John Mackey and the limits of “conscious capitalism”TOM PHILPOT - Grist Magazine
Under pressure from a variety of shareholders, Whole Foods founder John Mackey has stepped down as chairman of his company’s board of directors. He will continue serving as CEO.
Just before the announcement, The New Yorker ran a long and entertaining profile of Mackey by Nick Paumgarten. The two events—the publication of the New Yorker piece, quickly followed by Mackey’s board resignation—may not be coincidental. In recent years, buffeted by self-generated controversy, Mackey has sought to exert careful control over his media image. He makes a game effort with Paumagarten. “I no longer drink alcohol around journalists,” Mackey tells him. He adds: “I am not going to talk about my sex life,” even though Paumagarten had not asked.
Despite those undoubtedly wise precautions, Mackey emerges from Paumgarten’s gentle piece as a bit of a nut.
We see him engaging in new-age babble, declaring “I am self-actualizing myself” and subjecting himself to something called “the Course.” We find him behaving like a jerk, alienating underlings (“executive-retreat volleyball games had to be scrapped, owing to Mackey’s intensity and his ill-disguised scorn for less capable teammates”) and sending fellow executives into grumpy exile. Mostly, we find him justifying his Randian faith in hyper-capitalism, as zealous as a Christian’s belief in the Resurrection.
In green circles, the money shot is probably the bit about climate change—it turns out the founder of the iconic “certified organic supermarket” is a bit of a denier (don’t tell Paumgarten’s colleague Michael Specter). Paumgarten writes:
One of the books on the list [of what Mackey was reading] was “Heaven and Earth: Global Warming-the Missing Science,” a skeptical take on climate change. Mackey told me that he agrees with the book’s assertion that, as he put it, “no scientific consensus exists” regarding the causes of climate change; he added, with a candor you could call bold or reckless, that it would be a pity to allow “hysteria about global warming” to cause us “to raise taxes and increase regulation, and in turn lower our standard of living and lead to an increase in poverty.” One would imagine that, on this score, many of his customers, to say nothing of most climate scientists, might disagree. He also said, “Historically, prosperity tends to correlate to warmer temperatures.”
In one deft paragraph, Paumgarten skewers Mackey’s unfortunate recent foray into healthcare punditry, as well as his long-time hostility to labor unions:
It sometimes sounds as if he believed that, if every company had him at the helm, there would be no need for unions or health-care reform, and that therefore every company should have someone like him, and that therefore there should be no unions or health-care reform. In other words, because he runs a business a certain way, others will, can, and should, and so the safeguards that have evolved over the generations to protect against human venality—against, say, greedy, bullying bosses—are no longer necessary. The logic is as sound as the presumption is preposterous.
I think this captures the quintessence of Mackeyism: an earnest faith, backed up by his own personal virtue, that unfettered capitalism paves the way to social utopia.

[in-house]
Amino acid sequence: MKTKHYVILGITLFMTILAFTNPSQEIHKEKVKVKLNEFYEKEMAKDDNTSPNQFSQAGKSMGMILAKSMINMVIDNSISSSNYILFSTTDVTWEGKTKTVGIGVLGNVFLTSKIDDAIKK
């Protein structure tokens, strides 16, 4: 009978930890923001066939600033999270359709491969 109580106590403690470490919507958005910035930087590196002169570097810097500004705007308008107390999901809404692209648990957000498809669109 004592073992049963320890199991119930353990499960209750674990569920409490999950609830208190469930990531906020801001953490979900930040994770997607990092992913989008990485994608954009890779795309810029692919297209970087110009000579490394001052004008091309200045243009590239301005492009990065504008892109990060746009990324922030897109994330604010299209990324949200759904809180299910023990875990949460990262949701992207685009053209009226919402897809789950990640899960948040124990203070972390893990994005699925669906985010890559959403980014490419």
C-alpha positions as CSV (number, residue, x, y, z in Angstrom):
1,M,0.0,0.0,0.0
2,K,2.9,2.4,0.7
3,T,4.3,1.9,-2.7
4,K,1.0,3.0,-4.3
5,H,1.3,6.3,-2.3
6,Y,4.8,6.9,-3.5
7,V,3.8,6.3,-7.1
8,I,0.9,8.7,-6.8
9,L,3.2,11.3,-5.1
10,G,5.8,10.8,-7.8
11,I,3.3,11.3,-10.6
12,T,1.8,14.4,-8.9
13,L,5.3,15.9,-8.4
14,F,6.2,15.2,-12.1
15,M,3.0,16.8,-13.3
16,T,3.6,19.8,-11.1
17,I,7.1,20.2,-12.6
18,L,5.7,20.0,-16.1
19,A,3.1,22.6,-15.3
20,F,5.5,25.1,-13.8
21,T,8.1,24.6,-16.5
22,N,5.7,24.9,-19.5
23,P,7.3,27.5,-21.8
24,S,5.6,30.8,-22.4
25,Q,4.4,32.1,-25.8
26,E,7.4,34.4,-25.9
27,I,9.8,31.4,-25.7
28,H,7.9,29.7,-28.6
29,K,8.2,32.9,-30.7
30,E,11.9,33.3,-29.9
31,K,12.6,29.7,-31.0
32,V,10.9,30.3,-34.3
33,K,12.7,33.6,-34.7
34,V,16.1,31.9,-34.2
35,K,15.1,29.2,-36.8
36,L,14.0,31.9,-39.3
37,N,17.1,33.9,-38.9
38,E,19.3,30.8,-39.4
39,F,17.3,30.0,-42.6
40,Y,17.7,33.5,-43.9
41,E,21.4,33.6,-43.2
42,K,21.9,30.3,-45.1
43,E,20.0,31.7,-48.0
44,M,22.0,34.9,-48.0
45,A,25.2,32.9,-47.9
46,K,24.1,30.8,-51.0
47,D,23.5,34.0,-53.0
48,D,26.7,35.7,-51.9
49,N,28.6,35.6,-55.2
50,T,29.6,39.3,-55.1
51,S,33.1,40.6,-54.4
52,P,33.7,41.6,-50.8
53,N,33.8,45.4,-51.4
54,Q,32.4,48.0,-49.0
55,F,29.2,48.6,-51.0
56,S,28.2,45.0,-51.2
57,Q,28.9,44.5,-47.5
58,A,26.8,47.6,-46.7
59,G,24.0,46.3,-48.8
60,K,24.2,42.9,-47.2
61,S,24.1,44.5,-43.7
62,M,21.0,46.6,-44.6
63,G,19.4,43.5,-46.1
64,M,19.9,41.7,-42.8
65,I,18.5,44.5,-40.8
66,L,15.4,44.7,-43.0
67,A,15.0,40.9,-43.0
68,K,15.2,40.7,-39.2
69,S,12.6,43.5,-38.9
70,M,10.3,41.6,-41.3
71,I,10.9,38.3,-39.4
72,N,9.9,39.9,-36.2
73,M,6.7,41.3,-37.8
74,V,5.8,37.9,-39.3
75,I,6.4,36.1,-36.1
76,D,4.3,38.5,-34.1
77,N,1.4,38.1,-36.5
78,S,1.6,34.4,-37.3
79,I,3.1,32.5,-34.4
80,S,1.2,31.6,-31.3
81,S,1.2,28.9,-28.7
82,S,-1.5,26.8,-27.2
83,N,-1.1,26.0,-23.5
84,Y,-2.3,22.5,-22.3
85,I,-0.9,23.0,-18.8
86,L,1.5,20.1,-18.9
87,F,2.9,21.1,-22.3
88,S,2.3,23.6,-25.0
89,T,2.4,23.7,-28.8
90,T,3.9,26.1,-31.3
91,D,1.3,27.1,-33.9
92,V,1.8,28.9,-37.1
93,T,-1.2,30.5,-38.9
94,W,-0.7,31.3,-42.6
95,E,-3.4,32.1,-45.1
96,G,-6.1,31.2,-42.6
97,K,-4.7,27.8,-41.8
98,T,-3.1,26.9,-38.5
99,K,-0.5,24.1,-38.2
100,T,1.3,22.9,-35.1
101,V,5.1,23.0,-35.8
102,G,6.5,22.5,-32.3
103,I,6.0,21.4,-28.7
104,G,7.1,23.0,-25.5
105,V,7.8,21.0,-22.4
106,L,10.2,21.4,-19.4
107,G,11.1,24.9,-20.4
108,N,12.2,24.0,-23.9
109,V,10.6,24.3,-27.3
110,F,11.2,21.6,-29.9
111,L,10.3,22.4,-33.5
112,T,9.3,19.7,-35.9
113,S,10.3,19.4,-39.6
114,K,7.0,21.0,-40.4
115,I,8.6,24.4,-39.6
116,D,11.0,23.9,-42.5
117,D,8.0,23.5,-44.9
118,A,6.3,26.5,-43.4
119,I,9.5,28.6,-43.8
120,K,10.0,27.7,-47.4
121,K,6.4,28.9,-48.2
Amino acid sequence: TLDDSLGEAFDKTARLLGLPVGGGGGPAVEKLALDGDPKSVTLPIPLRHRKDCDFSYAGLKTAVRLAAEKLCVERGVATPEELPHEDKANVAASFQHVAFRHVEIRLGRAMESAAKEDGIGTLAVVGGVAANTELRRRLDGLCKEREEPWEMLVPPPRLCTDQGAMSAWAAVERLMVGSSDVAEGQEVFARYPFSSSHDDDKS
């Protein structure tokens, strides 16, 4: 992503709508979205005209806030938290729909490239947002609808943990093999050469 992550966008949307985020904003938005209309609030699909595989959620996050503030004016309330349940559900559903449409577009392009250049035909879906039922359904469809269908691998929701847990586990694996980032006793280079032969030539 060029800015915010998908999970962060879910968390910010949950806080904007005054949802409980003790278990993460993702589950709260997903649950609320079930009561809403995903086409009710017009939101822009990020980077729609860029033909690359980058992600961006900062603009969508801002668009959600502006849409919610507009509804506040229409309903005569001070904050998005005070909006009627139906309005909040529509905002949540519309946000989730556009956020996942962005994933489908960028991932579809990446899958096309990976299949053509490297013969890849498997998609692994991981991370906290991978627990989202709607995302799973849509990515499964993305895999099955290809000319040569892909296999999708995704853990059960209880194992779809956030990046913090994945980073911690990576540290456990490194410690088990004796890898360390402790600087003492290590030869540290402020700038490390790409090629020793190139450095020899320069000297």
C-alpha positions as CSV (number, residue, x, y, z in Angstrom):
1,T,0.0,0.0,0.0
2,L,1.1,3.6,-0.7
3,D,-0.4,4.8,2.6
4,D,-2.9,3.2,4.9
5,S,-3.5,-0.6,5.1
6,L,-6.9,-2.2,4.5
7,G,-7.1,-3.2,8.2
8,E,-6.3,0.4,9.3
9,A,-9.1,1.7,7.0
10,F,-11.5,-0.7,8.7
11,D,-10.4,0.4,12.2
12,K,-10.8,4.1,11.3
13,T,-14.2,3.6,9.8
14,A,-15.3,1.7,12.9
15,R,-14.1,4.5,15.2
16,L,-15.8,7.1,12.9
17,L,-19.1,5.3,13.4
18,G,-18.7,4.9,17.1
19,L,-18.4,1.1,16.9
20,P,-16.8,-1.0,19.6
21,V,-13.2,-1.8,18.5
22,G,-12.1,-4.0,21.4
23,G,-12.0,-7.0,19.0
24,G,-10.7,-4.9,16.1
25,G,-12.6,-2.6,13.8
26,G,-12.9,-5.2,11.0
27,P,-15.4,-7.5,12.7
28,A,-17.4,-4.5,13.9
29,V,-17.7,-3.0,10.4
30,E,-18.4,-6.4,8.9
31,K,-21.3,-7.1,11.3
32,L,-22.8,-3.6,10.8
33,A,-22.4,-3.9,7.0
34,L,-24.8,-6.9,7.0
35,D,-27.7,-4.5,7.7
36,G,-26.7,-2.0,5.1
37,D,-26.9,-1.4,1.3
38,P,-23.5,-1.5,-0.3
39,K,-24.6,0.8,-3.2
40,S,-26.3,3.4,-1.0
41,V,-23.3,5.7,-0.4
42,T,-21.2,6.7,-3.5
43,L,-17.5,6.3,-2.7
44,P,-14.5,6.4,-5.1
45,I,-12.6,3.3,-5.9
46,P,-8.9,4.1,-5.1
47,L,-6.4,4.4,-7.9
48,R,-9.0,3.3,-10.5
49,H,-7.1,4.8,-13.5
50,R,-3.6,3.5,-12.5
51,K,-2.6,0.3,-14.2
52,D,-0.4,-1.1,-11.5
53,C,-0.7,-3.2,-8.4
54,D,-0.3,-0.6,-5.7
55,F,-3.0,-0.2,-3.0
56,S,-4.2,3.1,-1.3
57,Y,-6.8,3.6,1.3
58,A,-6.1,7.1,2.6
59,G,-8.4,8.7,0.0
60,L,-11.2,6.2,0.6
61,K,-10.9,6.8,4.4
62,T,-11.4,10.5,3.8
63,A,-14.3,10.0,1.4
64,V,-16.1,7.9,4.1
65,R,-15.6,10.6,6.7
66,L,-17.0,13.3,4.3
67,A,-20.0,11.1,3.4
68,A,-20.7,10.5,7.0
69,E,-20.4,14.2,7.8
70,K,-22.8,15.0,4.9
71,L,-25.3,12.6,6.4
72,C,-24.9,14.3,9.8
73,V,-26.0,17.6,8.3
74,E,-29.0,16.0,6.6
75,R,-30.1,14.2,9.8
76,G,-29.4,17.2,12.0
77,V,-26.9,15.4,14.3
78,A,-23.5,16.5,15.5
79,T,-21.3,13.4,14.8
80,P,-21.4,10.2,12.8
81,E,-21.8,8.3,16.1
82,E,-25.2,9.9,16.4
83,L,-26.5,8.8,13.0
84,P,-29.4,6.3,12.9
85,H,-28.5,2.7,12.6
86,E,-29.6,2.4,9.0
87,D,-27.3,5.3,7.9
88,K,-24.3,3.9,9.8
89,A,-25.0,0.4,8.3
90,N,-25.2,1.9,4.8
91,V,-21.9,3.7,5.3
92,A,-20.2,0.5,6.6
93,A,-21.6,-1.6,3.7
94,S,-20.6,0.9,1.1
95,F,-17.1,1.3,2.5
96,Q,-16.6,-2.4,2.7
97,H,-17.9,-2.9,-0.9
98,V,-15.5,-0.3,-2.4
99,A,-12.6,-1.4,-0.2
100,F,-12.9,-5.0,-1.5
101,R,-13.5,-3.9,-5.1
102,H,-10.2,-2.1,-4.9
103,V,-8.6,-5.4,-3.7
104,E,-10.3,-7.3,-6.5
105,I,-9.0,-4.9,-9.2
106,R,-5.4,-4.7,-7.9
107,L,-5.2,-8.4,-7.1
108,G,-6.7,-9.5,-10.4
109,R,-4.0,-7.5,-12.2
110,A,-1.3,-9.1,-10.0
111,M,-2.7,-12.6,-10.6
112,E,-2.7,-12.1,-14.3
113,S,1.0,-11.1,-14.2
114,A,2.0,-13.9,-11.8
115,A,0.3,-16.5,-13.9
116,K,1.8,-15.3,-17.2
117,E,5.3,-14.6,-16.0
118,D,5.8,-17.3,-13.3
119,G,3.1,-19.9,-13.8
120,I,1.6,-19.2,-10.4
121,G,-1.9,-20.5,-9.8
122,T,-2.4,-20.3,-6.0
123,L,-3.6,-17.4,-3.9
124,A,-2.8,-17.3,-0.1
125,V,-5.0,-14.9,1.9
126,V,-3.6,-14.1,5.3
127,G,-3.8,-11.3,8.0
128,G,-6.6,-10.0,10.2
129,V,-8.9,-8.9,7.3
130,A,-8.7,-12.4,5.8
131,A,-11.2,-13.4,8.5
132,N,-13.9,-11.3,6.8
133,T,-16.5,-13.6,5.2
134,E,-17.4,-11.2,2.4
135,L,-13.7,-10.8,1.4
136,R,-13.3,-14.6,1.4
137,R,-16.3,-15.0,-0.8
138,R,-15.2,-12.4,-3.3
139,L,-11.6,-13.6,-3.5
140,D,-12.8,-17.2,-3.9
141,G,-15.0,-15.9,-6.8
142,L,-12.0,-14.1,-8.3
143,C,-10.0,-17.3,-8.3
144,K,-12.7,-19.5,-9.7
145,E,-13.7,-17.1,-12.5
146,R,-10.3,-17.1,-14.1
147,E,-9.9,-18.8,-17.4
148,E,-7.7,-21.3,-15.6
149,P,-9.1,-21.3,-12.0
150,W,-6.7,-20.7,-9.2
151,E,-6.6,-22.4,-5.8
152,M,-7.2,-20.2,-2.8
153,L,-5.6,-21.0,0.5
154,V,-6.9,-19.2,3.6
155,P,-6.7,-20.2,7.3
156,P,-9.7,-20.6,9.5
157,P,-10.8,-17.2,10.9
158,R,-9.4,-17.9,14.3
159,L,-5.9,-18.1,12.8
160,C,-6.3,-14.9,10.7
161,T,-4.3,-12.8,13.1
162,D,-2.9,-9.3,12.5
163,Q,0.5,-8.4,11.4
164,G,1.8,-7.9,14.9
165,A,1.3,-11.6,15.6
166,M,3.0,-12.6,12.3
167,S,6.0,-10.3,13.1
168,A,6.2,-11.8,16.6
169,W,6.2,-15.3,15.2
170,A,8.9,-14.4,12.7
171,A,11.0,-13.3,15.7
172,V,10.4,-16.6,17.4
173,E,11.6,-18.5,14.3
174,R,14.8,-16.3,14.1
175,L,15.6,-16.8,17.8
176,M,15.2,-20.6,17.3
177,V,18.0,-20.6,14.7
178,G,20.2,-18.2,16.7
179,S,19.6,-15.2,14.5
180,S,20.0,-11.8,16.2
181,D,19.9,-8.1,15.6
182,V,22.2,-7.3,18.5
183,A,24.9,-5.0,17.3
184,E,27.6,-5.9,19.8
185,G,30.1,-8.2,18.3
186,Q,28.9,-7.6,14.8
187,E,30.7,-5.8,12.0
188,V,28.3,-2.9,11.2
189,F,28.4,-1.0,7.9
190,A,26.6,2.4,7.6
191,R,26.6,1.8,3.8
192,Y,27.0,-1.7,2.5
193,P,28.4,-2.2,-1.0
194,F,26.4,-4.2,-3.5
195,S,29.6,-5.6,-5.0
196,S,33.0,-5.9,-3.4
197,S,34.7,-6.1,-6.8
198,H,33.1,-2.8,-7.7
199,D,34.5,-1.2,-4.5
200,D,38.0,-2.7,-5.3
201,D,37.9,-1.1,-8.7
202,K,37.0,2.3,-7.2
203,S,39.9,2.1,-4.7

No doubt, Mackey himself is a benevolent corporate chief. The market values Whole Foods at $4 billion, yet the total value of Mackey’s Whole Foods shares is just $31 million. Nearly all founders of corporate empires manage to grab a much larger share of the loot than that. His annual salary as CEO: $1. And he has imposed a kind of austerity on his fellow execs: “No one at the company can have a salary more than nineteen times what the average team member makes,” Paumgarten reports. “On average, an S. & P. 500 CEO makes three hundred and nineteen times what a production worker does.” And for Whole Foods employees, “The health and retirement benefits are relatively generous.”
Yet those policies are driven not so much by the market as by Mackey’s own personal beliefs—and the market could soon crush them. Mackey is losing control of the company; other, less loftily idealistic capitalists are moving in. As CEO, he’s the functionary of a corporate board he no longer dominates—one bound by law not to serve Mackey’s ideals, but rather to maximize shareholder profit. Writes Paumgarten:
Last fall, as the recession deepened, Whole Foods’ sales, and its stock, suffered badly, and the company was forced to raise capital. Leonard Green & Partners, a private-equity firm, bought seventeen per cent of the business, and got two seats on the board. Yucaipa, a firm run by the grocery billionaire and Democratic Party donor Ron Burkle, bought a seven-per-cent stake and has been looking over Mackey’s shoulder.
Thus while Mackey the capitalist ideologue does his best to take care of his workers, the capitalist sharks are circling. “We’re trying to do good. And we’re trying to make money,” Mackey tells Paumgarten. “The more money we make, the more good we can do.”
But the investors now taking control of Whole Foods are likely more interested in the money than in the good. When profits falter, the “power of conscious capitalism” (the subtitle of Mackey’s book) succumbs to the power of unfettered capitalism. If I were a Whole Foods “team member,” I’d be seriously considering starting a union to protect wages and benefits. And as a backup plan, I’d be agitating for universal health care.LINK:
Check out my Corporate Watch article on the corporate takeover of organic foods